The interactive rebase feature of Git is one of my favorites. I love being able to squash multiple commits into one commit or re-order my commits for clarity. My one complaint is the Git interactive rebase order is wrong (at least for the way my brain works).
When viewing commits with
git log the newest commits appear at the top. This makes sense as it matches my mental model of a programming stack.
In this example, I’m using
git log --pretty=oneline --abbrev-commit for brevity.
$ git log --pretty=oneline --abbrev-commit 782e25f (HEAD -> master) Fourth 4255067 Third 3351a8e Second 851d968 First ca58991 Initial commit with README.md
If you’re interested in an easy way to get a better git log like this, see my post on how to improve git log.
Git Interactive Rebase
When I use Git interactive rebase (like in the following command), the commits appear in the reverse order (with the newest commit at the bottom instead of the top)
$ git rebase --interactive HEAD~4
pick 851d968 First pick 3351a8e Second pick 4255067 Third pick 782e25f Fourth # Rebase ca58991..782e25f onto ca58991 (4 commands) # # Commands: # p, pick = use commit # r, reword = use commit, but edit the commit message # e, edit = use commit, but stop for amending # s, squash = use commit, but meld into previous commit # f, fixup = like "squash", but discard this commit's log message # x, exec = run command (the rest of the line) using shell # d, drop = remove commit # # These lines can be re-ordered; they are executed from top to bottom. # # If you remove a line here THAT COMMIT WILL BE LOST. # # However, if you remove everything, the rebase will be aborted. # # Note that empty commits are commented out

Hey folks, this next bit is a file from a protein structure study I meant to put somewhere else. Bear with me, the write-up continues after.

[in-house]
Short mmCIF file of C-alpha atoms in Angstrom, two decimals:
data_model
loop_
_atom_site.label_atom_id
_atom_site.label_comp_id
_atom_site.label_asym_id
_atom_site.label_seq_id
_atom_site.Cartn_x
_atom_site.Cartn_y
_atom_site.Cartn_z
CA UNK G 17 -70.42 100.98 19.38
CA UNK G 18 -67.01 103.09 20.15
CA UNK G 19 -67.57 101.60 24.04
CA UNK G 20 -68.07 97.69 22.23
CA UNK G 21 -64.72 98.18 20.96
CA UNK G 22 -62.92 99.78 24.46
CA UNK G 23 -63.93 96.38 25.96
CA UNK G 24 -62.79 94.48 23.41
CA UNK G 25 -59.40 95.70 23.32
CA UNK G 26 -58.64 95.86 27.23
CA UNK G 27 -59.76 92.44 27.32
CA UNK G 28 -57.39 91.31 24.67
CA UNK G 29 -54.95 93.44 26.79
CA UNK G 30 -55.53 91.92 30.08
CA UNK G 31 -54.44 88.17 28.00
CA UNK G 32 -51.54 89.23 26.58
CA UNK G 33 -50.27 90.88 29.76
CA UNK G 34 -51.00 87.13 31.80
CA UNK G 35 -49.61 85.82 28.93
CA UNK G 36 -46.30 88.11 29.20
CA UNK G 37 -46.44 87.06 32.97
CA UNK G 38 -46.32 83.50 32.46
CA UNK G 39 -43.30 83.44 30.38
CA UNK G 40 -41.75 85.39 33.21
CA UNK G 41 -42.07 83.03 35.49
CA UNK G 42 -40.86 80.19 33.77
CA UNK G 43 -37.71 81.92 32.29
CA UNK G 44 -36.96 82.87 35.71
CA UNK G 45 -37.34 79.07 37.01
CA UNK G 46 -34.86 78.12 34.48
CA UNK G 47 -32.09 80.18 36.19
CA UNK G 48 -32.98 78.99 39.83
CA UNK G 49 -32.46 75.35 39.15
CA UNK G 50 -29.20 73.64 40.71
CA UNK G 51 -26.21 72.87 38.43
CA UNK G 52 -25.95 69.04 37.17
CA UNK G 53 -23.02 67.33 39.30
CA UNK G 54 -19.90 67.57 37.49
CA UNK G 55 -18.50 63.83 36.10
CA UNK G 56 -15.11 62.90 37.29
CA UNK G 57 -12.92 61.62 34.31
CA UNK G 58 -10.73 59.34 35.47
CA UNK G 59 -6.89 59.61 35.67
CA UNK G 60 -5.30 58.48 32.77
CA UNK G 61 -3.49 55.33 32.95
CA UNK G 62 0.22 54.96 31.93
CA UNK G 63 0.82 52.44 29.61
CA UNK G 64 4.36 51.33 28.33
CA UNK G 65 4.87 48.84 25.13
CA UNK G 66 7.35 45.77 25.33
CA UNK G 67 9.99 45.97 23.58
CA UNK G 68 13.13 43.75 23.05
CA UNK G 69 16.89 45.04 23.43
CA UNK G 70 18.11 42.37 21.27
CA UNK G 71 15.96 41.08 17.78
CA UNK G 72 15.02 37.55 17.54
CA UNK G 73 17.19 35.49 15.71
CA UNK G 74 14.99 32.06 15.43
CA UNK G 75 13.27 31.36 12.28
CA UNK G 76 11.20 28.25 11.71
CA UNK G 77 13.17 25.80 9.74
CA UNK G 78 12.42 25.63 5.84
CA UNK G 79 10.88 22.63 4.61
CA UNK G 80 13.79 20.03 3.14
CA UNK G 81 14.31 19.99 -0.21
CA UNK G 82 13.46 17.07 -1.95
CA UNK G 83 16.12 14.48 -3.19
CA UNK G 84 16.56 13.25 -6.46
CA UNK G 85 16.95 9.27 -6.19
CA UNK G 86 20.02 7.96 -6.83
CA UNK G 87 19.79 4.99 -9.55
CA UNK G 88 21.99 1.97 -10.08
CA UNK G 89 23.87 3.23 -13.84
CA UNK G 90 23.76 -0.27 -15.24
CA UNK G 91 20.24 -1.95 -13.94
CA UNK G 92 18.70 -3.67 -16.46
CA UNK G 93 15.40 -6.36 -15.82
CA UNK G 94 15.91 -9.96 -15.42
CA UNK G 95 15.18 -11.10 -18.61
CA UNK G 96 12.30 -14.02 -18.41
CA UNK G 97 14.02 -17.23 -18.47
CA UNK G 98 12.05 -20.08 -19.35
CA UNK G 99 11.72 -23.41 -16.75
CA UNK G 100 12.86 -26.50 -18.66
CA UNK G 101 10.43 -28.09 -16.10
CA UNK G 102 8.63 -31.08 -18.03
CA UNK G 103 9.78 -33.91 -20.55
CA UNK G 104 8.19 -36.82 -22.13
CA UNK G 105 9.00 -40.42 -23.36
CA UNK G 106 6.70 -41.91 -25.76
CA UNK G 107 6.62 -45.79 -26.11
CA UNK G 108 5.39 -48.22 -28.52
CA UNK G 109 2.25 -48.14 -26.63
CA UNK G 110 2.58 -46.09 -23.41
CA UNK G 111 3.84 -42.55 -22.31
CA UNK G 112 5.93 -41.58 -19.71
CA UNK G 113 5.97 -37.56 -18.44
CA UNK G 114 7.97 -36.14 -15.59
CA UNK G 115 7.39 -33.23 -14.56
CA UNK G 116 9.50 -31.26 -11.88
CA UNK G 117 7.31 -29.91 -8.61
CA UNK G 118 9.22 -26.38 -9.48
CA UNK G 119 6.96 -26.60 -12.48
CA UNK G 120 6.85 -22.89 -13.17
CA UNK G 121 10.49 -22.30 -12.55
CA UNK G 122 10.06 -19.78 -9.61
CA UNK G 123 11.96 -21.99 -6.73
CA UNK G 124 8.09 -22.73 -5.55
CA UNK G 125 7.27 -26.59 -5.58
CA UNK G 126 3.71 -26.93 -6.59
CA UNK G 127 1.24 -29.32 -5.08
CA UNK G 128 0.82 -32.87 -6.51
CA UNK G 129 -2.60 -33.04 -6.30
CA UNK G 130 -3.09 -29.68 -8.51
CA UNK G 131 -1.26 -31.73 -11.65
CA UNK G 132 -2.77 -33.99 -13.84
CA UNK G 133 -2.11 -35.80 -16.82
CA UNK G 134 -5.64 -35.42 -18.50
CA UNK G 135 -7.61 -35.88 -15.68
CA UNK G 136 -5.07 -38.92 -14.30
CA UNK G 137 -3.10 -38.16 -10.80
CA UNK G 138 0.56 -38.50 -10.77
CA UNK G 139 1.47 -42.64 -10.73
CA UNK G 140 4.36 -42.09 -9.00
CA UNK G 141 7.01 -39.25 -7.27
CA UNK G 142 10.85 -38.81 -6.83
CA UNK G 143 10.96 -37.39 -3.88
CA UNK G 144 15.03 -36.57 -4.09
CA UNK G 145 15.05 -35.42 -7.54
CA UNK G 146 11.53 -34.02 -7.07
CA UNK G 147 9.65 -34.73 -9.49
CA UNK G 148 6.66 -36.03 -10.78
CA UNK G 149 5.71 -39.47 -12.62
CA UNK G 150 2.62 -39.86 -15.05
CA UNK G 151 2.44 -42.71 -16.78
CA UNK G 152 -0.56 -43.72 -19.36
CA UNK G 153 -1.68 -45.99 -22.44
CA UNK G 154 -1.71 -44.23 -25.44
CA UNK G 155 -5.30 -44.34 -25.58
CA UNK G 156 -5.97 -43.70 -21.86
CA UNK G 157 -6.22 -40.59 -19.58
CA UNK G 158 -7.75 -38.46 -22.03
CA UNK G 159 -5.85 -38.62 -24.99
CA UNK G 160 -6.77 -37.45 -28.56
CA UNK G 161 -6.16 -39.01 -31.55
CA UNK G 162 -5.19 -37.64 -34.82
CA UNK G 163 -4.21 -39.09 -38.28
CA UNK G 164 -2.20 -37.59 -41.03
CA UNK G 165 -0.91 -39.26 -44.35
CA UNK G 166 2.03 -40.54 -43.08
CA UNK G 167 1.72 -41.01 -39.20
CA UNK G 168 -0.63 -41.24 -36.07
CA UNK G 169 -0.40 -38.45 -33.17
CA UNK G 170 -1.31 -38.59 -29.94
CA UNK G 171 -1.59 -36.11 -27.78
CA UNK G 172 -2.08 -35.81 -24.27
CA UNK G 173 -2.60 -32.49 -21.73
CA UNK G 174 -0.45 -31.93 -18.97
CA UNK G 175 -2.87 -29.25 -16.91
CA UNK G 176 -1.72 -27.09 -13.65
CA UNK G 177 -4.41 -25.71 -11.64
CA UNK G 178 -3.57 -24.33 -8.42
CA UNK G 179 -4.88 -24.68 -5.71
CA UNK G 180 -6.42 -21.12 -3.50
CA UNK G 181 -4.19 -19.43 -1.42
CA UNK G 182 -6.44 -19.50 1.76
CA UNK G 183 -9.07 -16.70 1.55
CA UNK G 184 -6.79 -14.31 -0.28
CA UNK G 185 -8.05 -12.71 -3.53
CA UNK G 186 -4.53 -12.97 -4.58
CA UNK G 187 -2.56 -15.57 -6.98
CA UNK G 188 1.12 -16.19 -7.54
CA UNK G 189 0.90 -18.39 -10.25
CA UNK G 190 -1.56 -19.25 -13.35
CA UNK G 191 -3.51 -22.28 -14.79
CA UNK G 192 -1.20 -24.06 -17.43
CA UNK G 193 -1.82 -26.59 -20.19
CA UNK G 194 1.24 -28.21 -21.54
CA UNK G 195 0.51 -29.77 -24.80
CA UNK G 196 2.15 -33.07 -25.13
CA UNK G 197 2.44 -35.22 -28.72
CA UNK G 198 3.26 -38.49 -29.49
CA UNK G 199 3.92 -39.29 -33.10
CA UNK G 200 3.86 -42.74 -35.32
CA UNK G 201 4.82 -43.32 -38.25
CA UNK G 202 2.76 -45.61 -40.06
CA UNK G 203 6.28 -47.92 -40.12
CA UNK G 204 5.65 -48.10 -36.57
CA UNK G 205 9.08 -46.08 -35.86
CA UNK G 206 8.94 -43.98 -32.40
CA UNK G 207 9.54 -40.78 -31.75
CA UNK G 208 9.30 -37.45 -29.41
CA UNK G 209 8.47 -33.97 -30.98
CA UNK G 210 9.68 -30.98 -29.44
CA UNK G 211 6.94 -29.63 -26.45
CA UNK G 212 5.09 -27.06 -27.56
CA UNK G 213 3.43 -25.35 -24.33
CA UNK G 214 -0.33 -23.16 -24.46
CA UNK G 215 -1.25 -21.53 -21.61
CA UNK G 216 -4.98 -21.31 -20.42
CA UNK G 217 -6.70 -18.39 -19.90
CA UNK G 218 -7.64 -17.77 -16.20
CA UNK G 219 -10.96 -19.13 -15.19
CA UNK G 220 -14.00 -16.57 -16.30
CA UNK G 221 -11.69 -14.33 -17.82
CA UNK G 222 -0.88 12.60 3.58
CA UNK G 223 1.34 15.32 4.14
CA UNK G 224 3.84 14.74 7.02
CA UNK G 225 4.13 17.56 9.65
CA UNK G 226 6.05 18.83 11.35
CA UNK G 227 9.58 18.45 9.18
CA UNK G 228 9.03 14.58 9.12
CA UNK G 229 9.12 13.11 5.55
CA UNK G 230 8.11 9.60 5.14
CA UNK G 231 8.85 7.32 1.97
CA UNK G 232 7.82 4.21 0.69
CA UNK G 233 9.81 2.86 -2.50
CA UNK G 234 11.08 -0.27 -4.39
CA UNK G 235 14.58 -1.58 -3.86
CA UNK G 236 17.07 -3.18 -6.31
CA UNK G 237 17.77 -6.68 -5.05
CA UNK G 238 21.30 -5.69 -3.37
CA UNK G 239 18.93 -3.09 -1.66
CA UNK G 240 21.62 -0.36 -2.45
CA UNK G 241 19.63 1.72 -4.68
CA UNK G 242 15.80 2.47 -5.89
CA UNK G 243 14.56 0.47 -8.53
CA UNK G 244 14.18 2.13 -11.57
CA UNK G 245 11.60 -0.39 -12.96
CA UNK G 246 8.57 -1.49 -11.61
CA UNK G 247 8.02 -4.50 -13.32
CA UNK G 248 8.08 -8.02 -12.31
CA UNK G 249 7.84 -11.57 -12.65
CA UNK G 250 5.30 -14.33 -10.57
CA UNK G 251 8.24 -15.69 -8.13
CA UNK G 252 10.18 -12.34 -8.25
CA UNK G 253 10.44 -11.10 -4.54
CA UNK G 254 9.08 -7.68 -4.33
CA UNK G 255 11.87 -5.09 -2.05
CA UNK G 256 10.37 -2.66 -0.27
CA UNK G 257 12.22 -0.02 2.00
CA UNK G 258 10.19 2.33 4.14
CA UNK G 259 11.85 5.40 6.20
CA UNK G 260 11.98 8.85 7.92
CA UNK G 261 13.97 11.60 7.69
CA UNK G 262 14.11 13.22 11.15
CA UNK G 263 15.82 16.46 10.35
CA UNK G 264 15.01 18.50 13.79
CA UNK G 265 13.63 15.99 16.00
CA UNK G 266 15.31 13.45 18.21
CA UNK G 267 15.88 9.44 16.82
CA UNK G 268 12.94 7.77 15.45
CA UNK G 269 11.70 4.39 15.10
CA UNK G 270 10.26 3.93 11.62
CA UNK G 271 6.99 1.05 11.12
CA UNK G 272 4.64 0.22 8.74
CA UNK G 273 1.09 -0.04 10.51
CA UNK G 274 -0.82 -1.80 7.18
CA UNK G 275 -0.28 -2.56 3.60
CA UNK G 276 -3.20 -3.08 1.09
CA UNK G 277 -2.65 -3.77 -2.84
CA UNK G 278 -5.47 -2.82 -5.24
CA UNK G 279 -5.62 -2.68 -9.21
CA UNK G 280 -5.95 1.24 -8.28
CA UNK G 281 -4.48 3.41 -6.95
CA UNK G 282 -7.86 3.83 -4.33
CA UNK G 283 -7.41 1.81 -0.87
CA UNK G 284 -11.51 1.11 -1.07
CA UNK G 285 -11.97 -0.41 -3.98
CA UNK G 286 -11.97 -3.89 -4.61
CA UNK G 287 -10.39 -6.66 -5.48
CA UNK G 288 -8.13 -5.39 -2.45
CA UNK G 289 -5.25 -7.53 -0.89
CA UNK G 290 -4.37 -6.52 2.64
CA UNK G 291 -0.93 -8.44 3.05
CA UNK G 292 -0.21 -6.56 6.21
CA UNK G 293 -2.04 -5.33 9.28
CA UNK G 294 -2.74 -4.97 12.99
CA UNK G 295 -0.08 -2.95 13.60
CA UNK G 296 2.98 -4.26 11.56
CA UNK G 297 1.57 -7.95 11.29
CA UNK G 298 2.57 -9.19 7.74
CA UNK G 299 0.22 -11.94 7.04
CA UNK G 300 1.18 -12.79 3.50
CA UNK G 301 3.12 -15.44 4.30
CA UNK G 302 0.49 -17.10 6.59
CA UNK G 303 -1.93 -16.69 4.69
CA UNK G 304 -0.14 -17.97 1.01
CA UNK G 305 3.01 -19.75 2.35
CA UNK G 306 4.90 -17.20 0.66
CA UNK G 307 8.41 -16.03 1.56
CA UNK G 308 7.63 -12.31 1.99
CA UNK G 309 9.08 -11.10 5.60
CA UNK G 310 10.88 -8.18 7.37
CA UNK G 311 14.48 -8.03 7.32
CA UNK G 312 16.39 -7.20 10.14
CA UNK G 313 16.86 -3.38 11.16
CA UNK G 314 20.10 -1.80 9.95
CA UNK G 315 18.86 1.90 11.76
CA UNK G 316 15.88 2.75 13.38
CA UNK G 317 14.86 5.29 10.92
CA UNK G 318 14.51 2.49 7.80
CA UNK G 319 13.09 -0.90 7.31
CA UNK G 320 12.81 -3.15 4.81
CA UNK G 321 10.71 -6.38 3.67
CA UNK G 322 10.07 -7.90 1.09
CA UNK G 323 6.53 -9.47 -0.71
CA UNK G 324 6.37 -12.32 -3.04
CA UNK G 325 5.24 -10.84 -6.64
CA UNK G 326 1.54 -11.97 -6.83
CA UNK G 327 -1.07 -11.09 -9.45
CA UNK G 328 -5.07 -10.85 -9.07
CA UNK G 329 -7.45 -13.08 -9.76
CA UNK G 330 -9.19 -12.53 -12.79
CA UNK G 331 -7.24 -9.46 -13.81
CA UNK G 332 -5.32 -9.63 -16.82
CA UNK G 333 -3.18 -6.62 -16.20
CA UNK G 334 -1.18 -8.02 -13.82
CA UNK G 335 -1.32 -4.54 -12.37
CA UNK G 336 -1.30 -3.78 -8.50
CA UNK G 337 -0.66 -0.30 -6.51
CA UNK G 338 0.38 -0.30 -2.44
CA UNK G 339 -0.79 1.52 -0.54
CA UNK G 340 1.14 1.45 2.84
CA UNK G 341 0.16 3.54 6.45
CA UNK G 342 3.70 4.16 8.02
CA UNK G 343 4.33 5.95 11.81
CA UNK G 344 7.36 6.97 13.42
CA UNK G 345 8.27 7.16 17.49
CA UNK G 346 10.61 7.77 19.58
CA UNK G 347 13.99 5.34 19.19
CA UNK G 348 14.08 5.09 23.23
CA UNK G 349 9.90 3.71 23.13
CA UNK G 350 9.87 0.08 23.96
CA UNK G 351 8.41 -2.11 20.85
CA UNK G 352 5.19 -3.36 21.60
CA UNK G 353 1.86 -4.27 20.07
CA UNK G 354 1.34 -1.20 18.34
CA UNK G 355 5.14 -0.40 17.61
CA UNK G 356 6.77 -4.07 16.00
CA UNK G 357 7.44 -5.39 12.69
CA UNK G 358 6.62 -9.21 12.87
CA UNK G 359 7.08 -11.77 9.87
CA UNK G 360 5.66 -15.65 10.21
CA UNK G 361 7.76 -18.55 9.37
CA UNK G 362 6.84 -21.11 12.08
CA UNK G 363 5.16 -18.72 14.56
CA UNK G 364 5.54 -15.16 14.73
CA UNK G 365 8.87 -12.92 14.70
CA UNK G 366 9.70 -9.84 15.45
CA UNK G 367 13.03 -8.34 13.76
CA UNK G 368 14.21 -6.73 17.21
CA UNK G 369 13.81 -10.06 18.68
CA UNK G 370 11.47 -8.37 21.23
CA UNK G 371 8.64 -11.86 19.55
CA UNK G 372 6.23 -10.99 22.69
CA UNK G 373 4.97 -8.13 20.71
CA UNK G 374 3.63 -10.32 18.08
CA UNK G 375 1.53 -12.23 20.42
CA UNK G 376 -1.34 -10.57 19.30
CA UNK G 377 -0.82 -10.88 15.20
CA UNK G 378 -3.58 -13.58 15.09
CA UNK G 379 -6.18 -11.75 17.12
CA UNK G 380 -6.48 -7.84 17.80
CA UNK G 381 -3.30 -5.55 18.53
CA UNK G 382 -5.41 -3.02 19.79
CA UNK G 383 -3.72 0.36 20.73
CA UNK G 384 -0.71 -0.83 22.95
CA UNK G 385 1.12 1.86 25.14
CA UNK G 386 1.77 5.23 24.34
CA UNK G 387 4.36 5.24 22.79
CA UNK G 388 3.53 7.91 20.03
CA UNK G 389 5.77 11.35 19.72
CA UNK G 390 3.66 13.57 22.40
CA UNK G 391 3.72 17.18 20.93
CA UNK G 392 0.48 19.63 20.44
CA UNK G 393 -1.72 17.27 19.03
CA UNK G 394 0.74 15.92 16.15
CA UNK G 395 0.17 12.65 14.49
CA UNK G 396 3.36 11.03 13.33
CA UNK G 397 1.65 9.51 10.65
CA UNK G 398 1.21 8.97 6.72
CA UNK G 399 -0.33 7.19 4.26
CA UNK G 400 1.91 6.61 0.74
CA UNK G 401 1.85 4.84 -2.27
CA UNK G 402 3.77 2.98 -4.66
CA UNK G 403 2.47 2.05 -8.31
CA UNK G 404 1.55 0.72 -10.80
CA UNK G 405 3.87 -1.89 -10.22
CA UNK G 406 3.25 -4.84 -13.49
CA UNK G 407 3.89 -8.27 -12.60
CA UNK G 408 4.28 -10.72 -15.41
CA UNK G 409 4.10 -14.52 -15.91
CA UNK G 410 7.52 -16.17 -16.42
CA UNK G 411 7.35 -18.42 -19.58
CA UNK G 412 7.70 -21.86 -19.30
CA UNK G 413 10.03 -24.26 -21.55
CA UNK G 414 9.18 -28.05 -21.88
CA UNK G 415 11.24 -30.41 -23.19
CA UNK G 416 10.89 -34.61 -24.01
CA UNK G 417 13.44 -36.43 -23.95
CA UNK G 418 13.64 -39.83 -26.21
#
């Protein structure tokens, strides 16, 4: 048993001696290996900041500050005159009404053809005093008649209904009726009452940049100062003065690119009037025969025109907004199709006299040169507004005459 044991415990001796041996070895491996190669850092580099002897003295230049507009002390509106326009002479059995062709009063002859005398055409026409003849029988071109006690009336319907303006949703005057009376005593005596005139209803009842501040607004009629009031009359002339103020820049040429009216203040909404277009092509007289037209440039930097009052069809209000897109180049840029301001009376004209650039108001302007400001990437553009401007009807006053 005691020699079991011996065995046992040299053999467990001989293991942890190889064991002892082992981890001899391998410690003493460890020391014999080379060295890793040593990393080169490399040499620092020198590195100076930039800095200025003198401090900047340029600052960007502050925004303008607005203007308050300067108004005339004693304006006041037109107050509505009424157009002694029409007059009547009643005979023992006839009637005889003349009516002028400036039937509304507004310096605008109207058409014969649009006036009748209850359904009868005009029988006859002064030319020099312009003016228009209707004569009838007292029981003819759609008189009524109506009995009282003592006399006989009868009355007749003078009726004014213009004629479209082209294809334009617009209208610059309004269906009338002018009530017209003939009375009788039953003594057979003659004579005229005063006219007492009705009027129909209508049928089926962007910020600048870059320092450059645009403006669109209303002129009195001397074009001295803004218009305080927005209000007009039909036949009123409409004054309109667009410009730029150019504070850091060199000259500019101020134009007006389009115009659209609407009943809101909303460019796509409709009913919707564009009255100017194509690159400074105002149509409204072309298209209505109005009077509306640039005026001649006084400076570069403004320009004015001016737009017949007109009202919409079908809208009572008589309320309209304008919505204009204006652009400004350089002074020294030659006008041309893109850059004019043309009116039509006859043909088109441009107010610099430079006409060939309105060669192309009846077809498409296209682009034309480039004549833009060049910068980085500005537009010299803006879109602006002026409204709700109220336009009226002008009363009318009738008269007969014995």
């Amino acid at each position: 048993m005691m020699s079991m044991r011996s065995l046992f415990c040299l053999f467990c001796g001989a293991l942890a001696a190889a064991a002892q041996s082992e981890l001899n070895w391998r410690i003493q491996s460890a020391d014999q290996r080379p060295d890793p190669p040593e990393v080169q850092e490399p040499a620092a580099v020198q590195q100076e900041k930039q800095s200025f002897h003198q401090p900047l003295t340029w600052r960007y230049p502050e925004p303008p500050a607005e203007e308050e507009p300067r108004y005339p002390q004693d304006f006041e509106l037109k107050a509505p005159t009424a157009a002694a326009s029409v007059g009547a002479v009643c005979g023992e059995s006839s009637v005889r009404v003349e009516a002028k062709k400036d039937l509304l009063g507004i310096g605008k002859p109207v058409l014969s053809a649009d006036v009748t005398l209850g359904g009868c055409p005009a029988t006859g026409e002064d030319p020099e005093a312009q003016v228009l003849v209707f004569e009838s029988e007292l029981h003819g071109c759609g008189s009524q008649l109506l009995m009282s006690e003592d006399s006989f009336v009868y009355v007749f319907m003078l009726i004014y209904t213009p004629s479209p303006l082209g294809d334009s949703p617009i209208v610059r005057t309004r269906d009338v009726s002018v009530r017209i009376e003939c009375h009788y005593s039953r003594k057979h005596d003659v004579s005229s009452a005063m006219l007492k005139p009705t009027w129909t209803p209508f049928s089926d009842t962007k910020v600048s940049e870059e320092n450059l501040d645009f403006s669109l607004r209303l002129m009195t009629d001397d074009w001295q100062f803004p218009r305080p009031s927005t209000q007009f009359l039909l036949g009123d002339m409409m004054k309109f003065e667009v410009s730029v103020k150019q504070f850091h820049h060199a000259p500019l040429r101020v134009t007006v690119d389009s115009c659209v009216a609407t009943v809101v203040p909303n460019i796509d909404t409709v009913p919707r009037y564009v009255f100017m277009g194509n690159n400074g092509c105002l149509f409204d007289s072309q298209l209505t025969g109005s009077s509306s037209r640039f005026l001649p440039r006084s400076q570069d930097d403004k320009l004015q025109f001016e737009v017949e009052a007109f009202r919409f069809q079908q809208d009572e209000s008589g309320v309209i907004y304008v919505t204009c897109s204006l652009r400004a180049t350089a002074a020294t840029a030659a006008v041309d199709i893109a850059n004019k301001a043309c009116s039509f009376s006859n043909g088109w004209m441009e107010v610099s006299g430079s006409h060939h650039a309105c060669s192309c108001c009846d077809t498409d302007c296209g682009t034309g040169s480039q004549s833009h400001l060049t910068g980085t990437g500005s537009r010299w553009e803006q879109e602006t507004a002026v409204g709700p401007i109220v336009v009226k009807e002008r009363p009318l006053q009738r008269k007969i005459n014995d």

While I understand when something is appended to a file it goes on the end of the file and this mental model matches how commits are displayed with Git interactive rebase, that knowledge does not help change the fact that I need to perform a mental shift when I switch between git log and git rebase –interactive
Not the Only One
I’m not the only one who feels it would be more intuitive if the order of commits in git interactive rebase were reversed, as evidenced by this post from May 2011.
Since I use the Vim text editor when working with Git, I wrote a Vim plugin to reverse the order of the commits in an interactive git rebase.